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The warming climate for University Policy Institutes
- Shamit Saggar
Fifteen years ago universities felt themselves pushed into the shadows of a network of agile thinktanks when it came to influencing public policy. The latter were not only swift but they also brought much-needed skills and know-how to the ‘game’ of moulding big picture policy thinking and small picture policy detail. If you were a smart and ambitious younger academic with something to say about and to policymaking, everything pointed to you acting on your own and bypassing the cultural snobbery and insecurity of the academy. Learned and respected scholars all too often valued as little policy engagement as possible. Trust me in describing this picture.
The result was the Academic Sole Trader (AST), cut off from institutional support, encouragement and incentives – and yet, ironically, often valued in policy circles.
Among thinktanks the AST would have found a warm reception. Left-leaning, research-oriented thinktanks such as IPPR and Policy Network held a firm hold on ministerial thinking and access from the mid-1990s through to the late 2000s. Their successes spawned from the early 2000s several well-tuned imitations on the conservative side of the divide such a Policy Exchange and the Centre for Social Justice. These have been fertile territories in which ASTs have flourished, not just in contributing the policy debate but also in getting their hands dirty in policy formulation within government.
In the past decade the picture has changed a lot, and in favour of a bigger role for university policy institutes (UPIs). Many have proliferated in response, universities themselves prioritising their civic and service missions and the impacts of impact-oriented research funding schemes. Some of these UPIs in the United Kingdom are debated in UWA PPI blogs appearing with this piece. If we accept that UPIs are primed to achieve, it is fair that we consider what they must do and how. Four important challenges sit at the heart of their collective agenda both in Australia and the UK.
First, UPIs should grasp what it means to be at the centre of both democratic legitimacy and evidential legitimacy. Some thinktanks have occasionally expanded their missions into the blurry world of advocacy and lobbying. That tendency has meant the once-strong appeal of evidence-based thinktanks has been diluted. Moreover, the evidence base they have touted has in come for heavy scrutiny , in part around how evidence is positioned and branded and also in terms of formal sponsors and implicit backers. Meanwhile, UPIs are perfectly positioned to mobilise robust evidence independently, adding weight to their claim of doing so without fear or favour. In an age where voters have grown tired of exaggerated claims and spin, straight-talking evidence is appealing. The contrast is fairly sharp.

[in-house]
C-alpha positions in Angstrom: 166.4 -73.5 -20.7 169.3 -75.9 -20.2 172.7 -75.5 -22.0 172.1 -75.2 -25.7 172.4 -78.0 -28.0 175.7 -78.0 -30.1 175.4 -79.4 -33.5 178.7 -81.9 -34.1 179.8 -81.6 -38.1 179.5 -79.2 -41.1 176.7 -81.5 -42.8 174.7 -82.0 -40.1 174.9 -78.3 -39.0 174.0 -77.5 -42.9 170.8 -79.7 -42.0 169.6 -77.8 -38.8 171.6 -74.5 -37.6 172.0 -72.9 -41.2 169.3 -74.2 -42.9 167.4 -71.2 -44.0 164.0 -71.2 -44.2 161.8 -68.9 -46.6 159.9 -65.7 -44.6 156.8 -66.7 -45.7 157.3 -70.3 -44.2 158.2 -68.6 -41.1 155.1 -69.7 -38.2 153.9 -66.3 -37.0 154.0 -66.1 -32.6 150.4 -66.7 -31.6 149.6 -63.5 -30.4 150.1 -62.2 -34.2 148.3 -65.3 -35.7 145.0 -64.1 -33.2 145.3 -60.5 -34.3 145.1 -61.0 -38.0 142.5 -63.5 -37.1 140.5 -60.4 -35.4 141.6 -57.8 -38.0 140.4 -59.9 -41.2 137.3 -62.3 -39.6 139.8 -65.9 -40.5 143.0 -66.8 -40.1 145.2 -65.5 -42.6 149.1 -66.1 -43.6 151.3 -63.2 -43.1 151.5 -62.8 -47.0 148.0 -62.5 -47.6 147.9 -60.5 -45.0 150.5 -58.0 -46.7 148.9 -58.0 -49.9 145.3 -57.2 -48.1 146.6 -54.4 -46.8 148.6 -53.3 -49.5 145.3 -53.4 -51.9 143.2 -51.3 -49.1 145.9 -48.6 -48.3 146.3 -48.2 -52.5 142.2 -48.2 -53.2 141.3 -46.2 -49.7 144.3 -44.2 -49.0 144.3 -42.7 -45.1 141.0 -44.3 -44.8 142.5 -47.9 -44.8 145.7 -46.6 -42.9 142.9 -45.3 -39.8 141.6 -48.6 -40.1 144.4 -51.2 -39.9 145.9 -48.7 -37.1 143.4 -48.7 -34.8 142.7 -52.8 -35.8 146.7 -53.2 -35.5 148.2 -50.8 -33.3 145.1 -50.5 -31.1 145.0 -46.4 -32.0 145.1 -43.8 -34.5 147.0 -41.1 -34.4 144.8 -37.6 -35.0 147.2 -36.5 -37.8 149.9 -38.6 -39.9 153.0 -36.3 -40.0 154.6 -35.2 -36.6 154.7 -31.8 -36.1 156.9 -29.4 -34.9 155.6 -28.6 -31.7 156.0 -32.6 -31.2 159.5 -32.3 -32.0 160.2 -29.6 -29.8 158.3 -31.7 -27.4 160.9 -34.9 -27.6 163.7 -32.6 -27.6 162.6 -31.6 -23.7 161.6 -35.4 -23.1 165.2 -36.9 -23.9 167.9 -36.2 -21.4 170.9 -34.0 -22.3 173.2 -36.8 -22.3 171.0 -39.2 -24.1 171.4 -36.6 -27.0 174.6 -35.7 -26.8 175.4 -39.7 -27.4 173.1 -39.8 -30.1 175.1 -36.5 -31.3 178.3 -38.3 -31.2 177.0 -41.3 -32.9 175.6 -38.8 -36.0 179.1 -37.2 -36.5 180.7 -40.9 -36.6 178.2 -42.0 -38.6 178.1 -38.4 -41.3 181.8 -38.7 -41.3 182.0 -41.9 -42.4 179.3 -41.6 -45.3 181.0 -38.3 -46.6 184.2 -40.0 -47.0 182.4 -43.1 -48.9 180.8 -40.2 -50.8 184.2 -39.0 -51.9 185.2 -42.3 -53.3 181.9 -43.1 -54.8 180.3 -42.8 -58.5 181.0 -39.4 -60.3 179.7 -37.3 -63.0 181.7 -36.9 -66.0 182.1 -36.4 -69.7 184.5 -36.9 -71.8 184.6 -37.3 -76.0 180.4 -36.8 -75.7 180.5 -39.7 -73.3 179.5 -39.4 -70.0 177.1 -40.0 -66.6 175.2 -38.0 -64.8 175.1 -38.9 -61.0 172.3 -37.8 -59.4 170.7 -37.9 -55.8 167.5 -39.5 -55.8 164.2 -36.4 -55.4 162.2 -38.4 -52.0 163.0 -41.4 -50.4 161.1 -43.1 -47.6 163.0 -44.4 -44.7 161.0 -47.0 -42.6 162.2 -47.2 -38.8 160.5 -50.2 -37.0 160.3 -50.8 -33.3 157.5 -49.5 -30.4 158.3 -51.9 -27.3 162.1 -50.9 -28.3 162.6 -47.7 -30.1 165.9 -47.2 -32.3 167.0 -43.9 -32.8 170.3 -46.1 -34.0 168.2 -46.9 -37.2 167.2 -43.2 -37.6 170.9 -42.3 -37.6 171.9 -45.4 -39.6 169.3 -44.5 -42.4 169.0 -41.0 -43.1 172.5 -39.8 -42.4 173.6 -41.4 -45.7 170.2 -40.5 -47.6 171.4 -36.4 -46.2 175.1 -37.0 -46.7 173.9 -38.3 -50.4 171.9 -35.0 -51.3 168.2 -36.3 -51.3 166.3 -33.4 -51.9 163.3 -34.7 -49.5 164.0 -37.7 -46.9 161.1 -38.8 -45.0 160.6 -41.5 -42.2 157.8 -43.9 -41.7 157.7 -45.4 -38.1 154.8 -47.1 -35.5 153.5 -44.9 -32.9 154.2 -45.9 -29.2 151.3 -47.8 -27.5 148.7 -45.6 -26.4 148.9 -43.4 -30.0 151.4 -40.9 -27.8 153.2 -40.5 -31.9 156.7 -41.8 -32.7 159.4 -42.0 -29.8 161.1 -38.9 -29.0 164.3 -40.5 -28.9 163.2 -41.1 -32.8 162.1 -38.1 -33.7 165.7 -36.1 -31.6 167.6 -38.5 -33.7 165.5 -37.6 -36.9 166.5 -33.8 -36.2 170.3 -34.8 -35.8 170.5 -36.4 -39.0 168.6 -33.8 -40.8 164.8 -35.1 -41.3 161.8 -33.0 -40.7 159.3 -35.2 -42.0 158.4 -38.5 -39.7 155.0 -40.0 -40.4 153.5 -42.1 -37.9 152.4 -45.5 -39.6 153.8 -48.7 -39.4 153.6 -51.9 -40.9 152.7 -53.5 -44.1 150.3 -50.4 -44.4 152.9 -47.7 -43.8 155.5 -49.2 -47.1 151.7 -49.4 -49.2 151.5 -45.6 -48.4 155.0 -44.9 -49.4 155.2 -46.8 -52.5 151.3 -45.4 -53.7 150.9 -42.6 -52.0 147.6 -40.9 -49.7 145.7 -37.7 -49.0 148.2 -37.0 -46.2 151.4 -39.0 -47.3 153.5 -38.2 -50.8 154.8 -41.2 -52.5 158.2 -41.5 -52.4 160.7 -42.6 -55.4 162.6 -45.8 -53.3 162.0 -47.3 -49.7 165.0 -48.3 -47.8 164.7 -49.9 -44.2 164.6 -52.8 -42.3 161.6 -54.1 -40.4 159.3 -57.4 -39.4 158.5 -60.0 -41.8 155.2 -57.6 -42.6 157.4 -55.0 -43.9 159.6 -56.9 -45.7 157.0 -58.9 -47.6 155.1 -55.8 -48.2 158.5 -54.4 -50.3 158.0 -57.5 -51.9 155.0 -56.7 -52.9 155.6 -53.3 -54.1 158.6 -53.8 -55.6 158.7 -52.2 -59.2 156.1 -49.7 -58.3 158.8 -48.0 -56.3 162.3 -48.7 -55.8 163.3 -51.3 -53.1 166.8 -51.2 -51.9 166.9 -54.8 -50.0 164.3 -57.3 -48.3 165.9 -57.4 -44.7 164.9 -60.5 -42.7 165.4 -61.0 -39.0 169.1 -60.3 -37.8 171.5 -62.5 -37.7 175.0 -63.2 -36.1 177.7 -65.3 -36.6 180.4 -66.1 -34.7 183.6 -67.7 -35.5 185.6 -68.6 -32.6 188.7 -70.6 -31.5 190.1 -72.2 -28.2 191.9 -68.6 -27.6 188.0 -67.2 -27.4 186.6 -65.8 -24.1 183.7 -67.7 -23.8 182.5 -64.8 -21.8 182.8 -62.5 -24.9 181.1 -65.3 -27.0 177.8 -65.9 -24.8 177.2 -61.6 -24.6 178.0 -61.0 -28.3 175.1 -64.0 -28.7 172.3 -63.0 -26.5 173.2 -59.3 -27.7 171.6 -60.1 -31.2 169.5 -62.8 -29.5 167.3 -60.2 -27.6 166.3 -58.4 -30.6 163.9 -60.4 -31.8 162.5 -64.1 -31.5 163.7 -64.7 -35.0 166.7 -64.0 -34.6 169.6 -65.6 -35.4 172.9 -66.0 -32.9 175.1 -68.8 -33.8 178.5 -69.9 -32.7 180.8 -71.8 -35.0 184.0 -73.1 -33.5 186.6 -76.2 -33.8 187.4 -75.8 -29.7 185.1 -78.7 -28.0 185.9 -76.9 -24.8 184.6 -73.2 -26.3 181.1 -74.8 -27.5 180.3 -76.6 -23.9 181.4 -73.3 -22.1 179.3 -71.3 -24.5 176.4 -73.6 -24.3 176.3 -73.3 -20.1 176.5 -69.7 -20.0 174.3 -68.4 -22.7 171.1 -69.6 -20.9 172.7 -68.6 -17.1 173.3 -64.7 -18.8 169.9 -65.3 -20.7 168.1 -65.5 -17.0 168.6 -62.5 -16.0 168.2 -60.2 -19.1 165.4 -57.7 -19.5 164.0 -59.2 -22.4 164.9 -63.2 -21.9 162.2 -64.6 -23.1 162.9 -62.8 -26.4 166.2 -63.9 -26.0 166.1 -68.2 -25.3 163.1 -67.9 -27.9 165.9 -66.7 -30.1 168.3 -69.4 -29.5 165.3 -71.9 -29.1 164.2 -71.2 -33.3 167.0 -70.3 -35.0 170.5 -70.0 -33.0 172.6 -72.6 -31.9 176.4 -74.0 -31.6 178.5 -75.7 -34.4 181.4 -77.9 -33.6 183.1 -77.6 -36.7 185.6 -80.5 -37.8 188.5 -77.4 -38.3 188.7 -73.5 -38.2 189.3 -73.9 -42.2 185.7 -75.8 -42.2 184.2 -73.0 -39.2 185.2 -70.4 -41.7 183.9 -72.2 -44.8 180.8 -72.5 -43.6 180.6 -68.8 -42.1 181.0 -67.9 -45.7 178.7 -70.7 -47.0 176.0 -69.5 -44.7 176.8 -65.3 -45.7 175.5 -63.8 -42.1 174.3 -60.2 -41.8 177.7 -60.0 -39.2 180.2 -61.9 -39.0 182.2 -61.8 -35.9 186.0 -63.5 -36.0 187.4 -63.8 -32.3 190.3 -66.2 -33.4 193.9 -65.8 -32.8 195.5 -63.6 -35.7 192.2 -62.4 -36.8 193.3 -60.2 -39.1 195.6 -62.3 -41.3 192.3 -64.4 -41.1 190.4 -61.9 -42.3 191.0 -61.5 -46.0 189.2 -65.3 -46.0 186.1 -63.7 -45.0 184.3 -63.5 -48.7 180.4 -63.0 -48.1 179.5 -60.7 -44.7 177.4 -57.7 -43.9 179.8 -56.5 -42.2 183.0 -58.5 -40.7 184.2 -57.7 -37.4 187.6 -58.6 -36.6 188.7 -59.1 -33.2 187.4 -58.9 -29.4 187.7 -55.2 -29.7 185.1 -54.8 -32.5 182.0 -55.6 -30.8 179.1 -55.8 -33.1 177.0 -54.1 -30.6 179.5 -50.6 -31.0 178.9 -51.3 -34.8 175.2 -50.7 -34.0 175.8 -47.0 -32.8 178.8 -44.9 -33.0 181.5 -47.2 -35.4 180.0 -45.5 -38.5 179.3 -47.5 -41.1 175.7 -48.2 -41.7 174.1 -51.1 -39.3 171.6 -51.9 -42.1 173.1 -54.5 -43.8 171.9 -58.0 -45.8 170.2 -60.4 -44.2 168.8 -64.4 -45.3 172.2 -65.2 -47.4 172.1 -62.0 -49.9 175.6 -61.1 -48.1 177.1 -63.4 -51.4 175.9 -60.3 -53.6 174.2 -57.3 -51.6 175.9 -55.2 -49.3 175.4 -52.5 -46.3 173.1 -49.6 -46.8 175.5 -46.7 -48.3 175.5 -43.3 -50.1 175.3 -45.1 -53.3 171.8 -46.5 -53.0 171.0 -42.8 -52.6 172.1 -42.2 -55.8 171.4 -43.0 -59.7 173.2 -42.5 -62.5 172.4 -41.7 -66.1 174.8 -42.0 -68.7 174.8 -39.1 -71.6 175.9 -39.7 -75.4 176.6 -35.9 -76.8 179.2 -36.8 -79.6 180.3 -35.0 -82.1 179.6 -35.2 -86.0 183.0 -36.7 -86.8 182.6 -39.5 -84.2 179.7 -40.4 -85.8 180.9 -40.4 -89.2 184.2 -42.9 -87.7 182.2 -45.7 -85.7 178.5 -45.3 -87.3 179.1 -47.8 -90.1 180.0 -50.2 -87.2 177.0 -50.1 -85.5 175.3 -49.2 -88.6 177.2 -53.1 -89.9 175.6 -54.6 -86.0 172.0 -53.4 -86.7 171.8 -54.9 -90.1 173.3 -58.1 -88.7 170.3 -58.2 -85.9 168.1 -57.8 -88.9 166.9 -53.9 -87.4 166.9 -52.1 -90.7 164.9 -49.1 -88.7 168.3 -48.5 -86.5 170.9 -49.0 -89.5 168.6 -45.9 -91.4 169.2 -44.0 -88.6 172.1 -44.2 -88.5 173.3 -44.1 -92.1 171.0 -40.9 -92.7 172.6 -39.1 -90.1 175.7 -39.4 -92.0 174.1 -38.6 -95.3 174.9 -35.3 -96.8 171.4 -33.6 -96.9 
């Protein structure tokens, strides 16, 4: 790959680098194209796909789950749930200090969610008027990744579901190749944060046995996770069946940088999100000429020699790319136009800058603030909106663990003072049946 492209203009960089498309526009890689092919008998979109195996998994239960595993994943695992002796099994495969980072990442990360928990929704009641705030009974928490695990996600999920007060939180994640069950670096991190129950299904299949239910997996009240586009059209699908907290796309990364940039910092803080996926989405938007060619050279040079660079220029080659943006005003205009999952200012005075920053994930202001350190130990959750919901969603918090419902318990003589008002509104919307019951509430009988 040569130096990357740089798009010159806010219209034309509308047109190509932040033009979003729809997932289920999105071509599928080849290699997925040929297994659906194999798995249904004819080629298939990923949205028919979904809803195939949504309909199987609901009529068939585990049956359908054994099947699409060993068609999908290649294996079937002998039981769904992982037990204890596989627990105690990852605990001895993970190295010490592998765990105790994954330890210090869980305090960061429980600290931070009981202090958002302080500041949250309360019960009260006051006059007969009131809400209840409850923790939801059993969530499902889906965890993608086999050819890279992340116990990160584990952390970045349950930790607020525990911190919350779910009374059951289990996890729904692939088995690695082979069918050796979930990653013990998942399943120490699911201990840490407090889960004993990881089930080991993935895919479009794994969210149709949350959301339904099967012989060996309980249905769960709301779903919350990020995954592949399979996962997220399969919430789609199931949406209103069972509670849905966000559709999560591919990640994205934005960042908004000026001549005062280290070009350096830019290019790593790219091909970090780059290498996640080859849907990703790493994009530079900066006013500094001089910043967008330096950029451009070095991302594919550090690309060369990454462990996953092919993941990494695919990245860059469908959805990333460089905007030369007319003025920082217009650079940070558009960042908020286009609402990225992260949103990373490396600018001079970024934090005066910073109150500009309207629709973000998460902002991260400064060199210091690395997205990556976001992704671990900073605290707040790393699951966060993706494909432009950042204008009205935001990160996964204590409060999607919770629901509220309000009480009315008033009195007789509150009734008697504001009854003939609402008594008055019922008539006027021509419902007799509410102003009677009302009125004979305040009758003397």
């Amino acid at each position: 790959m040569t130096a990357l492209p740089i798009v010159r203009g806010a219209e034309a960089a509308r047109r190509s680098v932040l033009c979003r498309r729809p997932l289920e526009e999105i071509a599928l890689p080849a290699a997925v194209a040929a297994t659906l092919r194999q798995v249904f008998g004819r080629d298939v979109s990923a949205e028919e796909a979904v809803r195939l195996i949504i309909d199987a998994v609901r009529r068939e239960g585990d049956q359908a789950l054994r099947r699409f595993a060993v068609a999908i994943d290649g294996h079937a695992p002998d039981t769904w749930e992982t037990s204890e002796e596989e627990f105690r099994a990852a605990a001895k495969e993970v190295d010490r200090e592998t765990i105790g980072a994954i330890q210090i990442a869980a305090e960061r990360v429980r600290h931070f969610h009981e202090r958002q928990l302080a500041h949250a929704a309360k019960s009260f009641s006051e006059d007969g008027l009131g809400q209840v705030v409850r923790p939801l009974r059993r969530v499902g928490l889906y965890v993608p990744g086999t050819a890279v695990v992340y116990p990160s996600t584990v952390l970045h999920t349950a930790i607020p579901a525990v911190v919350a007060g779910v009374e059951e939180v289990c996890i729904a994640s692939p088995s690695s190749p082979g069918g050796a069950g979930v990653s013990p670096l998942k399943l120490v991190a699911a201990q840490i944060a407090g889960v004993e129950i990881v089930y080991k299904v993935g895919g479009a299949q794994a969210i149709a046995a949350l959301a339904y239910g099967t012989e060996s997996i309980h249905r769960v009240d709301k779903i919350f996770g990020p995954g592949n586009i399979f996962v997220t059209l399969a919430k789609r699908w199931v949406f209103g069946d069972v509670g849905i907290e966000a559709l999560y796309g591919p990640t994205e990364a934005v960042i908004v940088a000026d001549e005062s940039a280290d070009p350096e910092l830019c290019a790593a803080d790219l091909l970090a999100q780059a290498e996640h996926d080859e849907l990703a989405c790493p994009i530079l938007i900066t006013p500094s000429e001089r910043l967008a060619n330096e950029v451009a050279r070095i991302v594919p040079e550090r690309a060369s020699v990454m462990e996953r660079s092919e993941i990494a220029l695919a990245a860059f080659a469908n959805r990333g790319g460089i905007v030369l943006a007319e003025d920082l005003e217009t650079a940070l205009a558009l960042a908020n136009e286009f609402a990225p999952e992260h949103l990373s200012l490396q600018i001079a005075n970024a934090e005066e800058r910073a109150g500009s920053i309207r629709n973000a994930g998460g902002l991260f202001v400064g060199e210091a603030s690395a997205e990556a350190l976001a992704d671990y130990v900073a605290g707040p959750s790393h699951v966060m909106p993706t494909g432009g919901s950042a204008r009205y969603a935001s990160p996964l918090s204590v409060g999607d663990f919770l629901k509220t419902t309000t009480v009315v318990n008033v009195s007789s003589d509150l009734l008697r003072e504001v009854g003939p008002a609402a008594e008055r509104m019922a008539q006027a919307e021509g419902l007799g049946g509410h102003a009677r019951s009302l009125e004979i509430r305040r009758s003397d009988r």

The takeaway is that UPIs each carry a responsibility to keep close to the known facts and, equally important, say when research is inconclusive and/or there are gaps in knowledge. This is to be a critical friend to policymakers and not to be an extension of government.
Secondly, UPIs should beware of fads and fashions in policymaking. Governments, businesses and non-profits as institutional creatures comes with their own preferences and prejudices. That means that bias is everywhere, and is especially likely to creep into policy engagement discussions with academics that seek the newest idea or latest approach. The behavioural science wave is an illustration. Many useful policy innovations have been developed and adopted through this approach, and this tilt on the demand side has undoubtedly led to greater efficiencies and better outcomes. But it is no secret that nudge has found favour among ministers who have been reluctant to use legislative or executive action.
The implication is that UPIs should while gestating novel ideas and approaches, for sure, they should equally remind governments that firm choices remain about the use of political capital. Politics is about trade-offs, some of them hard – and policy is a subset of politics.
Thirdly, UPIs should take seriously their obligation to run real policy experiments. This means going beyond just showcasing the most incisive or rigorous research but rather thinking forcefully about the ways in which evidence can drive actual testable propositions. By doing so, UPIs’ partners in government benefit from real-life, informed choices about ‘what-should-be-done’ questions. A good example of this is the research on immigrant settlement and integration in developed western societies. Should government invest in ‘what works’ in different countries? To do so makes sense if the context lends itself to successful policy borrowing. But, equally, UPIs should be pointing out where the context does not work – which means they have a role in guarding against naïve policy transplantation.
A lot depends on a) where governments want to place most responsibility (immigrants or natives?), b) how they want to position policy (is it about school places or is it about unfamiliar newcomers?), and c) whether there is room for gradual improvement as against quick results (has something completely failed or are we building on existing policy?) The upshot is that evidence itself does not drive choices about policy.
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